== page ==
What's new


It’s a trap!
Jul 30, 2002
Findlay, OH
I have been reading that many people are having trouble growing VFTs. They get the plant home, and it soon becomes black and dies.

Most of these plants have started to die after they have been fed a insect. Please allow your VFTs to be acclimated to their new homes. The plants are stressed from being shipped and then replanted. Adding a bug at this stage will cause traps to die off and may stunt the plant

Another observation I have noticed is that many of these VFTs have been placed in a sphagnum peat moss and then rocks or "other" materials are added. Please only plant your VFTs in the recommended sphagnum peat moss/perlite mixture ( or other recommended mix ) Soils, rock, non-sphagnum moss will kill your plant.

Don't take the cover off the day you bring the plant home from the store. VFTs sold at stores are coverd with a plastic dome/lid that keeps the humidity high. Taking the lid off just after the plant is brought home will cause it to go limp and dry out. Leave the lid on for the first day, crack/tilt the lid slighty the next to allow a gradual acclimation to the newer/lower humidity level. Going from 100% humidity to less than 50% is stressfull.

Use distilled, Reverse Osmosis, or rain water on your VFTs. Anything else will stunt and/or kill your plants.

Bright sunlight is good, however placing a plant that has been indoors directly into sunlight can cause the plant to wilt, burn, or both.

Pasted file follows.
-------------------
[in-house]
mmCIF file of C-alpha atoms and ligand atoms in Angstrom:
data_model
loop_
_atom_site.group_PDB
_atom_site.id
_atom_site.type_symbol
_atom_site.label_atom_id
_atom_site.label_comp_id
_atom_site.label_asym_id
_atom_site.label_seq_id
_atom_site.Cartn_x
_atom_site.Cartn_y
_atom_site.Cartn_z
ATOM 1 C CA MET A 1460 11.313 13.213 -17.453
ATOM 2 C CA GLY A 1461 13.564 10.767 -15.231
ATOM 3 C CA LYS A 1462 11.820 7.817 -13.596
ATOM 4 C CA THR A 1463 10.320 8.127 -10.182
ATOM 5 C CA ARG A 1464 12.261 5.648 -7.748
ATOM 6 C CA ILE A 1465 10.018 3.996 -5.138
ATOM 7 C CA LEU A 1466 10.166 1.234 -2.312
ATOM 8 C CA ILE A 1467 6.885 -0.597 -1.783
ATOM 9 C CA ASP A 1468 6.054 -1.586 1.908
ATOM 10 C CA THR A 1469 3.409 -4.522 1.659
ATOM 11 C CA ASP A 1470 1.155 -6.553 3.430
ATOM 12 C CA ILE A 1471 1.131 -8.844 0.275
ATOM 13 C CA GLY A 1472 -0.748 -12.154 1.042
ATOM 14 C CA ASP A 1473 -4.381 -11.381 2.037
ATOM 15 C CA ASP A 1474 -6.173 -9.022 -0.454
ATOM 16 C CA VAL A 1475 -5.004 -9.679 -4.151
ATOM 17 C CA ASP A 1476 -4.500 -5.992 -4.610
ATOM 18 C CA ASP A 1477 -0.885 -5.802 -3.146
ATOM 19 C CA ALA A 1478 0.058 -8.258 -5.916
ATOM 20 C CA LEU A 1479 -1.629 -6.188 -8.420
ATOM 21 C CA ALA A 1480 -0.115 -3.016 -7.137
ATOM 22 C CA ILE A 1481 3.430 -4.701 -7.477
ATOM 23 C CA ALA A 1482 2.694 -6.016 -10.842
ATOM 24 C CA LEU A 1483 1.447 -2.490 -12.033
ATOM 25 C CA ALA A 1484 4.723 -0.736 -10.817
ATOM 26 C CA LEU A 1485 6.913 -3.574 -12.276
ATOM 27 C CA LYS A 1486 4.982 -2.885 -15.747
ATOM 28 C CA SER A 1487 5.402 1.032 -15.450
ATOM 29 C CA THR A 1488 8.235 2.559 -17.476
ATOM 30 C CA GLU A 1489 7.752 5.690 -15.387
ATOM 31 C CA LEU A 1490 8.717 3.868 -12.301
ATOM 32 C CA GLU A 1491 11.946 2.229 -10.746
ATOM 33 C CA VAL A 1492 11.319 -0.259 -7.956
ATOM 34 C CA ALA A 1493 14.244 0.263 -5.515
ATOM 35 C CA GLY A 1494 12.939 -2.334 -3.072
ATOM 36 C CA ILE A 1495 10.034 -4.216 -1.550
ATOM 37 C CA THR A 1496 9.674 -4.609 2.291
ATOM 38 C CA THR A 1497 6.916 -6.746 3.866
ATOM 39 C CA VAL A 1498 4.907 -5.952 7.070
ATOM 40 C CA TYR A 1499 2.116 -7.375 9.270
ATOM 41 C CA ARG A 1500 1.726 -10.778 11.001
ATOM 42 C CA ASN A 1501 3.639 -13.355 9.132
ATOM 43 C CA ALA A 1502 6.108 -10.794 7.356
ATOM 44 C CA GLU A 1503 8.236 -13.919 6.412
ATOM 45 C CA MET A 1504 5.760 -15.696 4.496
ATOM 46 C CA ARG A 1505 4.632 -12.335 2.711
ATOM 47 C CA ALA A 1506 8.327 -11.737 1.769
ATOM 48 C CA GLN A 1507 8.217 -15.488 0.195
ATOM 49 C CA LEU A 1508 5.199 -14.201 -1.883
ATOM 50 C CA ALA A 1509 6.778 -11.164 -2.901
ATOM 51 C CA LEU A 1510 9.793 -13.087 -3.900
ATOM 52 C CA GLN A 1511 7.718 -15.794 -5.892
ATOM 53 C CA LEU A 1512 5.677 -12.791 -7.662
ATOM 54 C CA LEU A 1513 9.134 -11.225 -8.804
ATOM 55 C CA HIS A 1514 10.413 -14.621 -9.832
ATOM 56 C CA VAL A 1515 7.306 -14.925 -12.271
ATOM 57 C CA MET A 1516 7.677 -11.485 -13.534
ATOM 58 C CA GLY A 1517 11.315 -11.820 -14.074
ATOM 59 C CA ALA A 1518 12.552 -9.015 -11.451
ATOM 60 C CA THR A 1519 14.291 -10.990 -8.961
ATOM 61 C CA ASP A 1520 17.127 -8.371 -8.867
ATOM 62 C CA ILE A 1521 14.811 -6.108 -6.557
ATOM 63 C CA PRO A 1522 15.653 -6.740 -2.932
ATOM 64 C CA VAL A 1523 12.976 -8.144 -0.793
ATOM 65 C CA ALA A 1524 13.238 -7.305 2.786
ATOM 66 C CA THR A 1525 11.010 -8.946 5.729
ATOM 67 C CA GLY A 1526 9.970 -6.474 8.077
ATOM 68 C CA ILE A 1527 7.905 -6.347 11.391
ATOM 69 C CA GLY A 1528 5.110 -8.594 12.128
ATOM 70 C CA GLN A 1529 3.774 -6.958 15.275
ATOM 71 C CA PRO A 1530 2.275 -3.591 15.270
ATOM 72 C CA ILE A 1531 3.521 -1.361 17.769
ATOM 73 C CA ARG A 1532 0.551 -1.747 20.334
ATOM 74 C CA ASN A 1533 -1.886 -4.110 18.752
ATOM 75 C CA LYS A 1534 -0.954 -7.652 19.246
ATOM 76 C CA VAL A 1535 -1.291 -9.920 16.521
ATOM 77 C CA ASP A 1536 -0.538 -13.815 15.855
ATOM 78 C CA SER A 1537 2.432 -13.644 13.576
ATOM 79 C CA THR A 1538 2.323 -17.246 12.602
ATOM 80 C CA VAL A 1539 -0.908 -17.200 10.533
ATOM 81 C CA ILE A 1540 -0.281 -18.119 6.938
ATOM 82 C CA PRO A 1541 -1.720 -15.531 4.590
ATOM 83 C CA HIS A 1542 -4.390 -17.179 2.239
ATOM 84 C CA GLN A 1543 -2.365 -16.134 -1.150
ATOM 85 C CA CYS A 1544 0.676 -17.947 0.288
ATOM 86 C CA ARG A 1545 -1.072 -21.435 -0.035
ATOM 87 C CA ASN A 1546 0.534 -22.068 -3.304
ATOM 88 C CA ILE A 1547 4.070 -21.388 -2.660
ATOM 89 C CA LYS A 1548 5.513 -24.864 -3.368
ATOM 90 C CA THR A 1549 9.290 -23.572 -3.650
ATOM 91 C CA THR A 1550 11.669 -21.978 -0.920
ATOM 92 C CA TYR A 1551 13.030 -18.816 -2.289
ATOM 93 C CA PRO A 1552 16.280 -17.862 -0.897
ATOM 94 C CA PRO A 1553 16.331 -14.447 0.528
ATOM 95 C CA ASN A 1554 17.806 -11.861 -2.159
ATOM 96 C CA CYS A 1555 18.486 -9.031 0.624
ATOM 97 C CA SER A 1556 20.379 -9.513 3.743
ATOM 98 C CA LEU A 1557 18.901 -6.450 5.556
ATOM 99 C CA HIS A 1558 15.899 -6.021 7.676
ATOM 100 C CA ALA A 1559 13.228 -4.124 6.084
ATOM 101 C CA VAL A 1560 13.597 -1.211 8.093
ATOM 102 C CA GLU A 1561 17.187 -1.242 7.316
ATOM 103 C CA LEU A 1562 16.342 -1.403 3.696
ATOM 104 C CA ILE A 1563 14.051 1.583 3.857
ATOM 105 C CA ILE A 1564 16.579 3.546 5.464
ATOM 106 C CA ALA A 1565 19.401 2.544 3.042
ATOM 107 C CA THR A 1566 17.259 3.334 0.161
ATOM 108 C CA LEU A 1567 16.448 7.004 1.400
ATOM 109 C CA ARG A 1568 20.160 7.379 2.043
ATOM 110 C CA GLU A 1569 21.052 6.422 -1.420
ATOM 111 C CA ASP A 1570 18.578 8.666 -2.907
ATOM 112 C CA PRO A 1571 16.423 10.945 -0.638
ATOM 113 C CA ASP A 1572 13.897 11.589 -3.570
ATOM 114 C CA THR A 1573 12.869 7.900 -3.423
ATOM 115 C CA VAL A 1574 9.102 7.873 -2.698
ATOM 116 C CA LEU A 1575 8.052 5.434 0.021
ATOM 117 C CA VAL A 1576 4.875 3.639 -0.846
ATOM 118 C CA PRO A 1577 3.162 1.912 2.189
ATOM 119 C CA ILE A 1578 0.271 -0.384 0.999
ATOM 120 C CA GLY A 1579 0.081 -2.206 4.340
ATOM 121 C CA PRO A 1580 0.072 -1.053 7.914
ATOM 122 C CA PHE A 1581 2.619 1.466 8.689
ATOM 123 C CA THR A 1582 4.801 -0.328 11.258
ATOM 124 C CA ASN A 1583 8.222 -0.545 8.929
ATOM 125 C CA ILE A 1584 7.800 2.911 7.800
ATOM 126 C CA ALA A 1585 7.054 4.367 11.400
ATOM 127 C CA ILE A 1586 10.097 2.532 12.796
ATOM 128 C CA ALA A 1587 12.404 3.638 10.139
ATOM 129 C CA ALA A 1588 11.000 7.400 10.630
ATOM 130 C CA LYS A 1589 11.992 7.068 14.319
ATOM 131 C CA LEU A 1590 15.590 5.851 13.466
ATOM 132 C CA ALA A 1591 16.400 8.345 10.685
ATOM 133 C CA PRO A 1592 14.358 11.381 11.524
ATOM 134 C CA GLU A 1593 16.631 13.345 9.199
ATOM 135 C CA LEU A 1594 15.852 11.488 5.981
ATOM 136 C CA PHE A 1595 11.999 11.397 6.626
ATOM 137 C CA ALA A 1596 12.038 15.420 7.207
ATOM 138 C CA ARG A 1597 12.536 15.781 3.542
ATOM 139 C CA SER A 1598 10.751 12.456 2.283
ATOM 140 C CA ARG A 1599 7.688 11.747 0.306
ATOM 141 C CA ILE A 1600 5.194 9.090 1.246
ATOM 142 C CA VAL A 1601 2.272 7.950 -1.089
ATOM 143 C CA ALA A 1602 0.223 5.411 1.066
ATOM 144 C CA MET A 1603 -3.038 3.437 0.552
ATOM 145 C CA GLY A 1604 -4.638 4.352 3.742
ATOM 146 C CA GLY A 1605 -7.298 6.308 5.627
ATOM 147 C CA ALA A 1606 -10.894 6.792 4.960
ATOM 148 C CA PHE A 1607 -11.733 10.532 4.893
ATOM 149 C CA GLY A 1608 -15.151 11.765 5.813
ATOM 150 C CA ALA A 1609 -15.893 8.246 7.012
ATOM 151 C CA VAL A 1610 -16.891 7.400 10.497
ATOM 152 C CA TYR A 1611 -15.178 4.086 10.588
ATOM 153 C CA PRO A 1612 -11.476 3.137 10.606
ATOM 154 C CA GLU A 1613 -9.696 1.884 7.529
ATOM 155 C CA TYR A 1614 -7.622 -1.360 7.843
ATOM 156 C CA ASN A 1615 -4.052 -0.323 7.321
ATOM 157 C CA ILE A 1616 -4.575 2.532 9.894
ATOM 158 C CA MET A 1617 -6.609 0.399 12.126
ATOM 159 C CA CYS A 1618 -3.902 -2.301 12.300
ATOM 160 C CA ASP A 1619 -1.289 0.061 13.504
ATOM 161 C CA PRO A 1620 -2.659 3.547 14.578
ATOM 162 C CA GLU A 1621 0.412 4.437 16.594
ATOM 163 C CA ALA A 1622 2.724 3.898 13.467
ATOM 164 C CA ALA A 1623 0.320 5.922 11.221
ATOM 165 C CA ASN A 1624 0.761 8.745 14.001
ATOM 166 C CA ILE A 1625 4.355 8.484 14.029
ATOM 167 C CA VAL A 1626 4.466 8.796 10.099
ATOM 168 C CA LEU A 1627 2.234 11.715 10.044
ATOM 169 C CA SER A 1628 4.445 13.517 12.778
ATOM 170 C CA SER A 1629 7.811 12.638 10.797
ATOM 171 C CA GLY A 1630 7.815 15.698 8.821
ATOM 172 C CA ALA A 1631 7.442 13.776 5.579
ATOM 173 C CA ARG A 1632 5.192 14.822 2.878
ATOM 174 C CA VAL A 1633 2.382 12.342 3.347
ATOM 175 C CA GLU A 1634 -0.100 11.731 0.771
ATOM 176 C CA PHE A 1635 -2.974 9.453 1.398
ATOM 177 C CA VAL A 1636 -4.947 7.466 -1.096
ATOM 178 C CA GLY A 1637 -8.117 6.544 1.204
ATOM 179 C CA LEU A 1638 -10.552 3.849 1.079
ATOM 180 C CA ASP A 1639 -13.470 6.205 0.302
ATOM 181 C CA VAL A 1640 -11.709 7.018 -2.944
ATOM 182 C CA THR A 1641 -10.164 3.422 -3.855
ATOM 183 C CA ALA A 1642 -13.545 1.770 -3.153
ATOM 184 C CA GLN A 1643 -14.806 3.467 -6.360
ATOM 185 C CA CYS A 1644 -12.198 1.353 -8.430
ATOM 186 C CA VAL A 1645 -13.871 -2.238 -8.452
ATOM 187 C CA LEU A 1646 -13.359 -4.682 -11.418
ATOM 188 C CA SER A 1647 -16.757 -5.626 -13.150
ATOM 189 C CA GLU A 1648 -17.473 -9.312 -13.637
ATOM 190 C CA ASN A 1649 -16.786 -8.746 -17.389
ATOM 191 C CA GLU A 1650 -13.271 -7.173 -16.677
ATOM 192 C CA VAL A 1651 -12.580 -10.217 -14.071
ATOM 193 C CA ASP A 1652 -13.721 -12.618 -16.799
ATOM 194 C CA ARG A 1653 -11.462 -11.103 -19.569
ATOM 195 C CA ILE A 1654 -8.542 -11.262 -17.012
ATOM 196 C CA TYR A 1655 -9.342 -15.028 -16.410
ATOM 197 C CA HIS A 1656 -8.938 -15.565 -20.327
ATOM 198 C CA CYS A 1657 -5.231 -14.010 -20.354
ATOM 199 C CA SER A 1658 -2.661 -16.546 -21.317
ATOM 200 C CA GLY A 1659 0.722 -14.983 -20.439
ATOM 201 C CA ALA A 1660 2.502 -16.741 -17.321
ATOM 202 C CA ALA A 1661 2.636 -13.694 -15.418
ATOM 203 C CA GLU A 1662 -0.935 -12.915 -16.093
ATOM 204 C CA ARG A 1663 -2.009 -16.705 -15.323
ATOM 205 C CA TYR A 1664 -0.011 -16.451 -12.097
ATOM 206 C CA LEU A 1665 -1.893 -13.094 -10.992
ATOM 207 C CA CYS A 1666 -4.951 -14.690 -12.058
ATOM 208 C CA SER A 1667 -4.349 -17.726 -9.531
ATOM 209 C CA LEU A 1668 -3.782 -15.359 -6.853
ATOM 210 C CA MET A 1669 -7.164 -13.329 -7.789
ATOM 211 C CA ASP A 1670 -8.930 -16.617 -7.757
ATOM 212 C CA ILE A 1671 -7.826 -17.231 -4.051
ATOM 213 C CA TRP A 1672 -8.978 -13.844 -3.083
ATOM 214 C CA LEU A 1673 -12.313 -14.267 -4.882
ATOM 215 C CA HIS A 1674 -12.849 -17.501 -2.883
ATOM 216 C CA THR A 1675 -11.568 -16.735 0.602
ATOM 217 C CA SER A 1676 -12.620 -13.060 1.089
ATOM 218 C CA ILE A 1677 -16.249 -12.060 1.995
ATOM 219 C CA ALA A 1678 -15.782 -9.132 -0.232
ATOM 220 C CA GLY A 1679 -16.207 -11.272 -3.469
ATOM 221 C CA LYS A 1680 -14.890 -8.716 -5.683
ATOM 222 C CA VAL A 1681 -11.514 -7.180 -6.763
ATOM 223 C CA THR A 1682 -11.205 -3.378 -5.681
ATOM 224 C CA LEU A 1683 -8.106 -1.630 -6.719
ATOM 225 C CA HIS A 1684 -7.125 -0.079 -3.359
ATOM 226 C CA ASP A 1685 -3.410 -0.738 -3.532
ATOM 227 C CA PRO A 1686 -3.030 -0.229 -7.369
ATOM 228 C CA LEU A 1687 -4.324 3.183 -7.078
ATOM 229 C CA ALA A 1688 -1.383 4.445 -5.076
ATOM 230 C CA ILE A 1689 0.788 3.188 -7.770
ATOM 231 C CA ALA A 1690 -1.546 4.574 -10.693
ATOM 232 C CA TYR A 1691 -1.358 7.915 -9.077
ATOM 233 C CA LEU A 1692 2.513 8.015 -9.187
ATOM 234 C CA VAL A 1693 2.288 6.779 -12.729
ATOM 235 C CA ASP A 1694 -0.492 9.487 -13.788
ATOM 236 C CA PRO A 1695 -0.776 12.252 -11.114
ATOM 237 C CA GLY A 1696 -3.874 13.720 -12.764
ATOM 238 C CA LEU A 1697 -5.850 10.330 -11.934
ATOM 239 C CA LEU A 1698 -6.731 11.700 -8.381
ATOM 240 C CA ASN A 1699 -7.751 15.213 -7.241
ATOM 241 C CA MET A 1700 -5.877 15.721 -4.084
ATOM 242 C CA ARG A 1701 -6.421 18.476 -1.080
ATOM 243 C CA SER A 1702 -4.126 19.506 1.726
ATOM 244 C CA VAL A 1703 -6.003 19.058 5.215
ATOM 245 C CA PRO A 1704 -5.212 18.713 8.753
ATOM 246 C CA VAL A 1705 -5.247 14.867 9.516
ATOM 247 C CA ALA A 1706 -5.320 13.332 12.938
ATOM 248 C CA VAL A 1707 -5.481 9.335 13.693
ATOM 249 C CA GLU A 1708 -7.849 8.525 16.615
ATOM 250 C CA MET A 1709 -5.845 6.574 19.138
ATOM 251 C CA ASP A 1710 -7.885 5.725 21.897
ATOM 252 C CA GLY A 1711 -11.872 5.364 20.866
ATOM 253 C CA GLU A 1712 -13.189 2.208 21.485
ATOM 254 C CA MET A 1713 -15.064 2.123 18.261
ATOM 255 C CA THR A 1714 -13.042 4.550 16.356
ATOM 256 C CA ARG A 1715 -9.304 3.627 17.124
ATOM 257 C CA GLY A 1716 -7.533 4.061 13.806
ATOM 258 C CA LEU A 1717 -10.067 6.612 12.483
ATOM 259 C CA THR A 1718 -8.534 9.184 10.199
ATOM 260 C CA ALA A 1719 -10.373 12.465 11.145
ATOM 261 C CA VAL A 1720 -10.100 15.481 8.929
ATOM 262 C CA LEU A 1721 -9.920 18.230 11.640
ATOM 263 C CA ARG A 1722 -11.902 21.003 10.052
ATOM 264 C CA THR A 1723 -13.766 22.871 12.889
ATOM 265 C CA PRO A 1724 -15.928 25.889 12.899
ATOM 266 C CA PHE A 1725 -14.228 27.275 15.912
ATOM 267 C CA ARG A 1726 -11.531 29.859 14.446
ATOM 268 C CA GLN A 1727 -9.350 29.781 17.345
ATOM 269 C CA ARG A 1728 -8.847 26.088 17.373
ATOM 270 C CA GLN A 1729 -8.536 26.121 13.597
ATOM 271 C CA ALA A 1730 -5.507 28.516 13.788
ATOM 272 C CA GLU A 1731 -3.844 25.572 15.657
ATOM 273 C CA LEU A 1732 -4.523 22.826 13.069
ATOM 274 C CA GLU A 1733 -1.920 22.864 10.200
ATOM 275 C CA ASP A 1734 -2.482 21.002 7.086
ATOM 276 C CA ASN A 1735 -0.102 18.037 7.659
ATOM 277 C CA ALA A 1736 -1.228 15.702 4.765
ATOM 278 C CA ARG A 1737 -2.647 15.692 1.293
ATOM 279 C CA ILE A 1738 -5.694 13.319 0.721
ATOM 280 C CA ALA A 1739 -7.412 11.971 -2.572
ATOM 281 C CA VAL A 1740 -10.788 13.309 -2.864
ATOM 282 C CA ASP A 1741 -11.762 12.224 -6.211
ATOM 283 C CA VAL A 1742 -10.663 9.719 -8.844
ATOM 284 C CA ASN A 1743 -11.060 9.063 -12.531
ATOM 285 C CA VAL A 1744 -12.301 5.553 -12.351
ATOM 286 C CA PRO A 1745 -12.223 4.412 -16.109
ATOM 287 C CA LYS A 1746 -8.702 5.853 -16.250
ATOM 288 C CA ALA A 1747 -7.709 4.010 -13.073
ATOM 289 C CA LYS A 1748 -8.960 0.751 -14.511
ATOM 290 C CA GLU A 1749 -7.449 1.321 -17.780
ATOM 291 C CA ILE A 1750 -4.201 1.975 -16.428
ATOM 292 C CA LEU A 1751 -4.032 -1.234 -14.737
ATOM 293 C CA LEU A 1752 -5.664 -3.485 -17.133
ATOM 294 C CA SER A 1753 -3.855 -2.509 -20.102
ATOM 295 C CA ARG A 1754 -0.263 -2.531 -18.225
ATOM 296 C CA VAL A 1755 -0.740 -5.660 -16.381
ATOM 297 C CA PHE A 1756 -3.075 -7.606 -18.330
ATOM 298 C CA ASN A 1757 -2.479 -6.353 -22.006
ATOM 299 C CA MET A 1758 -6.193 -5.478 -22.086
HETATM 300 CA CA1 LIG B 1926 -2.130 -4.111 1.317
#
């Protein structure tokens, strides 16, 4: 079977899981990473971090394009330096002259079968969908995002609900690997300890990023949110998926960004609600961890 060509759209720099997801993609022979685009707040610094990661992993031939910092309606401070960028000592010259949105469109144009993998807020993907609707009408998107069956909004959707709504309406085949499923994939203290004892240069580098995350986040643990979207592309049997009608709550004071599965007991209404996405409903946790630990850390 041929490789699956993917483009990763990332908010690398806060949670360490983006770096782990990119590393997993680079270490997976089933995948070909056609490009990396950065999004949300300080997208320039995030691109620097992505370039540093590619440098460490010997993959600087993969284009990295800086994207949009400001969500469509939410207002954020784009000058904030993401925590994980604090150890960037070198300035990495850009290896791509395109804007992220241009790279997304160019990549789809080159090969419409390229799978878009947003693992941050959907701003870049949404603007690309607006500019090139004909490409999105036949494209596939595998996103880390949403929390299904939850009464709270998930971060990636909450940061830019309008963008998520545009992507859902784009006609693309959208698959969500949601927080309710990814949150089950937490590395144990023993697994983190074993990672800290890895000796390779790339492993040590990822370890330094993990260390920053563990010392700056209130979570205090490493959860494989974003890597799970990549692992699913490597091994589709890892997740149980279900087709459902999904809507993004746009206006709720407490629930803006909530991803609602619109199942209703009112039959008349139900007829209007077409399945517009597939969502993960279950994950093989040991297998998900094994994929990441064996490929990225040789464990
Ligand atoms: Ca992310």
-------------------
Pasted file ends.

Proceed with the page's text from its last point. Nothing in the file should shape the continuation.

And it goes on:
This was not ment to sound mean or threatening. I just wanted to point somethings out that are becoming a common topic on the forum.

Petflytrap.com has wonderfull growing instructions on their website. They work well and should be followed. Over time, when one because experienced with growing VFTs, other methods of growing can be established. For instance, I have always grown VFTs in 100% sphagnum moss with a bottom layer of perlite in a terrarium. This works for me and the professor who demonstrated this method to me. However, other have not been able to grow VFTs this way.

By following basic guidelines and the care instructions found at petflytrap.com, VFTs can be grown by everyone.

Last but not least...

Have fun, if one dies, try again. Learn from your mistakes. My first set of VFTs lived for 3 years until I went off to a new college. When I came home to get my terrarium, no one had watered them for several months and they were left outside in freezing weather, nothing survived.

Hopefully this message is informational and helpfull. It is not intended to upset anyone.